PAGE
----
Today is the Physiology test, and one of the questions is going to be about Feline Allergic Bronchitis (the professor said so and if he lied there will be killing). Because of this, I have decided to write my model answer here, for all of you to read. That’s right, all three of you get to read the answer that I am going to be writing again in a few short hours, that is how much I love you.
This is a subject near and dear to my heart, as my darling cat back home in the states has this condition. My sweet Littl’un has been suffering from it for years, and is the main reason that I am so very good at administering pills to reluctant cats. Littl’un was diagnosed using a history and chest x-ray, I don’t remember if blood work was done but it is highly likely. She gets long acting shots once or twice a year when she gets really bad, and is managed with a steroid inhaler and steroid pills throughout the rest of the year. The poor thing blew up like a balloon thanks to the side effects, but can breathe and we like her breathing.
Feline Allergic Bronchitis is a narrowing of the small passageways of the lungs due to increased sensitivity to an allergen. The starting process for hypersensitivity begins with a particle encountered in the lungs. This stimulates a normal immune response, eliminating the threat and setting up specific memory cells to guard against future attacks by that type of particle. When that same particle is encountered again, the immune response is rapid and decisive. In affected cats, it is also overblown. The release of histamine leads to bronchoconstriction, an increase in mucus secretion, and an increase in capillary permeability (allowing more fluid to cross if not limited). The immune response also increases the amount of prostaglandins, which leads to inflammation. Esinophils (a type of white blood cell) act to prolong the airway injury by slowing recovery, they are jerks, and affected cats tend to have higher numbers of them hanging around. The increased mucus secretion (accompanied by decreased cilia movement) causes mucus plugs to form, increasing resistance along the airways.
This immune response also contributes to an imbalance of sympathetic and parasympathetic signalling. In a healthy animal, the two (which are in direct opposition) are in balance and the airway is open. When the sympathetic side is stronger than the parasympathetic, the airways are even more open – this is the fight or flight response system. When the parasympathetic side is stronger, the airways become constricted. Parasympathetic stimulation causes smooth muscle in the small airways to contract which narrows the radius of the tubes. Flow is inversely proportional to the radius to the fourth power, so even a very slight change in radius has drastic effects on flow rate. This decreased radius also increases the velocity of the air passing through, which causes turbulence. Turbulent air is less efficiently removed and causes problems with ventilation.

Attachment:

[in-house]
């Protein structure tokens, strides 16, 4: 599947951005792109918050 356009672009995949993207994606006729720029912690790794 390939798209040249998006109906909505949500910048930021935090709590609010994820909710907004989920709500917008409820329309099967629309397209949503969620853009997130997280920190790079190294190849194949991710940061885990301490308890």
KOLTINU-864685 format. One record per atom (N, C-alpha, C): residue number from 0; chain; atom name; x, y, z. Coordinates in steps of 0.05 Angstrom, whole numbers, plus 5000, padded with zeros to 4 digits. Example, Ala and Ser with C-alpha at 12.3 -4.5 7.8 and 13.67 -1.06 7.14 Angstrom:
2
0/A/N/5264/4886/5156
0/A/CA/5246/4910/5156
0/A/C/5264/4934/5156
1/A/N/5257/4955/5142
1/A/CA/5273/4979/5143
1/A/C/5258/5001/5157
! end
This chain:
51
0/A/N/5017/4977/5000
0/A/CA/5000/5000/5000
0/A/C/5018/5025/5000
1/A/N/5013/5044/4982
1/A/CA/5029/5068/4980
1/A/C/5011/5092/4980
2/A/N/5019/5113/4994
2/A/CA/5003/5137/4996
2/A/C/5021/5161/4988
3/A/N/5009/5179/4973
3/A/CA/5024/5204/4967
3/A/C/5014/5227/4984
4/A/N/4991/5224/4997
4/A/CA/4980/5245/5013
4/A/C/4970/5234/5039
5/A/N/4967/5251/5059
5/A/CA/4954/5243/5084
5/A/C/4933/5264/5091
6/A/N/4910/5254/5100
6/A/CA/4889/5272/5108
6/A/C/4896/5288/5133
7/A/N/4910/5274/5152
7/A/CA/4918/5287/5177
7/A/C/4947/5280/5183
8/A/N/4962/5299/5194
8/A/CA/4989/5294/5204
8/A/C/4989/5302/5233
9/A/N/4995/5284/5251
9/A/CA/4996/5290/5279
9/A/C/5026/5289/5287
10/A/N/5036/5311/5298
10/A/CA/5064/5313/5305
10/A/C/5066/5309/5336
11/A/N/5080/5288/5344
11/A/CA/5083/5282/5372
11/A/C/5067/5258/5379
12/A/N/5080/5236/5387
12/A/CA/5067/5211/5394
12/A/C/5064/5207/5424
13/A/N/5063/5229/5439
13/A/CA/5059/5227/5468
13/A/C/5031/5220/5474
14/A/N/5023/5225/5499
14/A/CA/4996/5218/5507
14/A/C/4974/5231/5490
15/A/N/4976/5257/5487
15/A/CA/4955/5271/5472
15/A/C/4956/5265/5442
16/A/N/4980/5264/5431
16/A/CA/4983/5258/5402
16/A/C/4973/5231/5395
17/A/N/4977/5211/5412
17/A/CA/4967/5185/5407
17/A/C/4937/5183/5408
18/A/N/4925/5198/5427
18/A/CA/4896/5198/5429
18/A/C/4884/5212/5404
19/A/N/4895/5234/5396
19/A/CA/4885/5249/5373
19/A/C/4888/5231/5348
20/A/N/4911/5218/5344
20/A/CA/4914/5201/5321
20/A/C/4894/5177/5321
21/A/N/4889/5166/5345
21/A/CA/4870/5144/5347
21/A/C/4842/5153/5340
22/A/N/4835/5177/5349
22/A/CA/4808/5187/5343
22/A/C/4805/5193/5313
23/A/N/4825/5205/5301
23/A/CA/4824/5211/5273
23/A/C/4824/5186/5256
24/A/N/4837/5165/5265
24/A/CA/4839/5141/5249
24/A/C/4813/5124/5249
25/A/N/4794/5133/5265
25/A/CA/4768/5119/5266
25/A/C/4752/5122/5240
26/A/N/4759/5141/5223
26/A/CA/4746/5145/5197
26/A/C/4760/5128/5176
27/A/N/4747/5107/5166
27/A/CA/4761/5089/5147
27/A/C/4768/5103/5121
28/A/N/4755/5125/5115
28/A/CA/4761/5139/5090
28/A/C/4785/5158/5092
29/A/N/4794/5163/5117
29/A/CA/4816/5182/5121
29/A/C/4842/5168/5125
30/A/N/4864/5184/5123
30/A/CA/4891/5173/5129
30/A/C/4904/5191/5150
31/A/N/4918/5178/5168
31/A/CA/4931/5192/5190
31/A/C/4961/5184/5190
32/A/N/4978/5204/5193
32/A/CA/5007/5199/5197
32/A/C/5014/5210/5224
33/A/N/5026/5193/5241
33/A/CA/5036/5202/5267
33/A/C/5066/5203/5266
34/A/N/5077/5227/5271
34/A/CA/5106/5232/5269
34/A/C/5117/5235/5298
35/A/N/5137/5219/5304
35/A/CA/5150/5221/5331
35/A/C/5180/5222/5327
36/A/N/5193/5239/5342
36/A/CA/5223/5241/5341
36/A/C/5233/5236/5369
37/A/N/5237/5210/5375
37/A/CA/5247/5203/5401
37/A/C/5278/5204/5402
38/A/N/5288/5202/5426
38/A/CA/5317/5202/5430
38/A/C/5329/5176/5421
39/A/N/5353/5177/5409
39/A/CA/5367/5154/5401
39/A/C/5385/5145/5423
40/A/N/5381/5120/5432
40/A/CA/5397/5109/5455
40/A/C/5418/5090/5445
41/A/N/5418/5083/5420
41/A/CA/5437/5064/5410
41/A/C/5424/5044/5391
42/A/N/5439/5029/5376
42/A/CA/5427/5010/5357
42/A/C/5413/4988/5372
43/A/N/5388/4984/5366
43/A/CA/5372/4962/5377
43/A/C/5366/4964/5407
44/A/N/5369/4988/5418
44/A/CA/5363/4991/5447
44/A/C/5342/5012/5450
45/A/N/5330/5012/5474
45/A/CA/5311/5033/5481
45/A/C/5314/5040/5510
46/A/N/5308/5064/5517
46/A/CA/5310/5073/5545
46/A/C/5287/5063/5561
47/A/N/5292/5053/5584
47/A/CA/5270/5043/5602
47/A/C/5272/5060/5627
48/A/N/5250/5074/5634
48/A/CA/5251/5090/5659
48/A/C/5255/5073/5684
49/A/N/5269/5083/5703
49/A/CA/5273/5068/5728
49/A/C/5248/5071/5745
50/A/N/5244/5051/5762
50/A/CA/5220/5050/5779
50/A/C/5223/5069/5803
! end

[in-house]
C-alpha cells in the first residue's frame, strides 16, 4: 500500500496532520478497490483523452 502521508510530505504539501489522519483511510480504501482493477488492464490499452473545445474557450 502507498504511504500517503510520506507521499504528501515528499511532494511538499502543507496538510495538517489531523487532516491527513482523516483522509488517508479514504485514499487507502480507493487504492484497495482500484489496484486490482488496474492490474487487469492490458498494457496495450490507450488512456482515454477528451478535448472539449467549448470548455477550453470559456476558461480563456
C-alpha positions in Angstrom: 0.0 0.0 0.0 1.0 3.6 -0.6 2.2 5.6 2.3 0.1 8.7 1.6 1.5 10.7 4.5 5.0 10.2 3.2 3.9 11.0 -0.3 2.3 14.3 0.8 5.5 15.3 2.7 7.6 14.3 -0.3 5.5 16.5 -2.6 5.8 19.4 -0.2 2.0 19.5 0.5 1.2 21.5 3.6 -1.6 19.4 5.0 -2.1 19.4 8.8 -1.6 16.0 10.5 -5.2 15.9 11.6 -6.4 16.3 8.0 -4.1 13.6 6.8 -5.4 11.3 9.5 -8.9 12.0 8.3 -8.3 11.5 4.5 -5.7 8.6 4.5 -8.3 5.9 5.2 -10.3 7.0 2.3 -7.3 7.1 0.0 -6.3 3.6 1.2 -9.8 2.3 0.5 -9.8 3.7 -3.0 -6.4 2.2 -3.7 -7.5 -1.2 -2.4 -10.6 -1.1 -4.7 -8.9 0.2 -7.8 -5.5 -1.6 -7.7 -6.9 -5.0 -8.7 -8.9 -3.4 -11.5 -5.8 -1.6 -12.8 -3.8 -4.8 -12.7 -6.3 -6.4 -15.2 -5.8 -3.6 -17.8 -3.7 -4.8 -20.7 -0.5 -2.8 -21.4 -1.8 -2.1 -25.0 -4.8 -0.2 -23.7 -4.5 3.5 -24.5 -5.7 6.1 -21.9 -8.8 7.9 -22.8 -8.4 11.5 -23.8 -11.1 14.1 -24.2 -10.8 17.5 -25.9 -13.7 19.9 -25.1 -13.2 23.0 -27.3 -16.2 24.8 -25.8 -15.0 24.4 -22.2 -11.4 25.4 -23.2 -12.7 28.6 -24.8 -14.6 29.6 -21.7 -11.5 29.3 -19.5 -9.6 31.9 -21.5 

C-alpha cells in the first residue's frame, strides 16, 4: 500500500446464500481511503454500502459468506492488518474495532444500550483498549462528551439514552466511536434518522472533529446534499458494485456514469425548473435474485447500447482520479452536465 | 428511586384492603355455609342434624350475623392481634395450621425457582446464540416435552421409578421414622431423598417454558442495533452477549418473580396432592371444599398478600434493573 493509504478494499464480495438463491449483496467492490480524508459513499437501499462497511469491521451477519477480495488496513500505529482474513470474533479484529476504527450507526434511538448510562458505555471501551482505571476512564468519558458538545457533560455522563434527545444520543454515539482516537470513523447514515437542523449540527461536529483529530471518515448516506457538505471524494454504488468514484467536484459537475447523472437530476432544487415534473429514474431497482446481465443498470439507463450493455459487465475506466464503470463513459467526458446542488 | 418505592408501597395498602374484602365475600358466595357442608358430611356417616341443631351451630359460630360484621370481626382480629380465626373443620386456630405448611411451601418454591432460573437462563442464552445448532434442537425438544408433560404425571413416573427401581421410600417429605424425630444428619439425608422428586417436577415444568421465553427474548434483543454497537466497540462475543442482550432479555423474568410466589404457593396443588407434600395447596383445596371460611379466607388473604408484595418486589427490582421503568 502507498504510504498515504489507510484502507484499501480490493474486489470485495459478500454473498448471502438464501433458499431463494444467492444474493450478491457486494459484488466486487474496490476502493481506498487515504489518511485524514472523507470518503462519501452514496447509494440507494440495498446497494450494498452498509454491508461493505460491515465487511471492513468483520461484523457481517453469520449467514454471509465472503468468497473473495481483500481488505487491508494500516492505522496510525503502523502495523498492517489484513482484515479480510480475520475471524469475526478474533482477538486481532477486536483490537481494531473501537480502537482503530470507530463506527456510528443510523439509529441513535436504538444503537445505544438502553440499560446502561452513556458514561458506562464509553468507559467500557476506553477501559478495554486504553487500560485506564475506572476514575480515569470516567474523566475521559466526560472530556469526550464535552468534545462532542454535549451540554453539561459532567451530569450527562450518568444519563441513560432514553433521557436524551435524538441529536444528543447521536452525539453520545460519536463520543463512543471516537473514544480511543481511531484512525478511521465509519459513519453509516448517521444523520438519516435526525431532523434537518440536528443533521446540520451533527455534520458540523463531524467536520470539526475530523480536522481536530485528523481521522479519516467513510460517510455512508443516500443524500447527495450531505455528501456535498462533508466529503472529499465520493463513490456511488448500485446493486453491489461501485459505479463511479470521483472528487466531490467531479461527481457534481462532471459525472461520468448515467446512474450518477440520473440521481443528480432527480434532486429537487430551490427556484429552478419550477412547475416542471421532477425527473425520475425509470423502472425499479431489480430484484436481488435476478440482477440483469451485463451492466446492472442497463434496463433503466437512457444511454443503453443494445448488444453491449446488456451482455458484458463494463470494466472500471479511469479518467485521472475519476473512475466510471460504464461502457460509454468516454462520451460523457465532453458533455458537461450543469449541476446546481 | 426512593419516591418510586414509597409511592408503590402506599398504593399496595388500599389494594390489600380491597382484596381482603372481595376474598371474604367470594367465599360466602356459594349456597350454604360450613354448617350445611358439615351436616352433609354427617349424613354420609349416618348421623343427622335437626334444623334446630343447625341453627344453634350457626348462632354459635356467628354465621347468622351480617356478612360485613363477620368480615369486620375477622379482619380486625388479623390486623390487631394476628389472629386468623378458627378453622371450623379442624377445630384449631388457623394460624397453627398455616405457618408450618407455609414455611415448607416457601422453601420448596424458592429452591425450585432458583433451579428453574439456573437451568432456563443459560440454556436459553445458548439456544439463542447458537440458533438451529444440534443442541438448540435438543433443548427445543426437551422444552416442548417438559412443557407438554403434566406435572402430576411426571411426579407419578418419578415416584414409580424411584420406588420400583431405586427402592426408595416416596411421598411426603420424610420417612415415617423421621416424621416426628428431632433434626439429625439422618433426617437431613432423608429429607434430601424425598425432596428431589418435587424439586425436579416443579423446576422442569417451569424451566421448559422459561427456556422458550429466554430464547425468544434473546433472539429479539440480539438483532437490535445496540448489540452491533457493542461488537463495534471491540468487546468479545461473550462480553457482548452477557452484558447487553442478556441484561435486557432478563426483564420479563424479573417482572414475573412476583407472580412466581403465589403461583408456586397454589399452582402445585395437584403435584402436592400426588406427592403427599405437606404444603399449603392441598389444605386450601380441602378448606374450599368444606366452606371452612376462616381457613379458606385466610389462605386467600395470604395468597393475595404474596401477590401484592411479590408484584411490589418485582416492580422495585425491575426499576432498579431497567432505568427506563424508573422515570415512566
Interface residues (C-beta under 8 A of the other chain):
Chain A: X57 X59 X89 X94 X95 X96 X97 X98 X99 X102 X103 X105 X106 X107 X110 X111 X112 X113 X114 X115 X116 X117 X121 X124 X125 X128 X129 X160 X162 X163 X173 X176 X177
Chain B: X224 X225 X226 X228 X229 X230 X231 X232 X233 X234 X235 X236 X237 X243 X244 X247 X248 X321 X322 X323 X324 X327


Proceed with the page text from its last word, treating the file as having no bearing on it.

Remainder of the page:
Overall, each of these things causes an increase in resistance across the airways which decreases flow of air. In normal breathing, the diaphragm contracts to increase thoracic (chest) volume, and then relaxes to decrease thoracic volume. When the chest volume increases it decreases the pressure surrounding the lungs, which causes air to rush in from outside (where the pressure is now higher). When the chest volume decreases, the pressure inside the lungs increases (until it is higher than outside) and pushes the air back out. When resistance is too high in the small airways, the passive action of the diaphragm moving is not enough to increase the pressure in the alveoli to overcome the pressure difference. This triggers the cough reflex and air is forcibly removed by contraction of abdominal and thoracic muscles.
Treatment of this condition is based around opening airways. Inhalers with steroids and bronchodilators are used for acute attacks, and maintenance steroid pills for longer term. Steroids work by decreasing inflammation caused by prostaglandins during the immune response. These are not the anabolic steroids used by athletes and body builders, they are corticosteroids that bind to receptors in cells to reduce inflammation.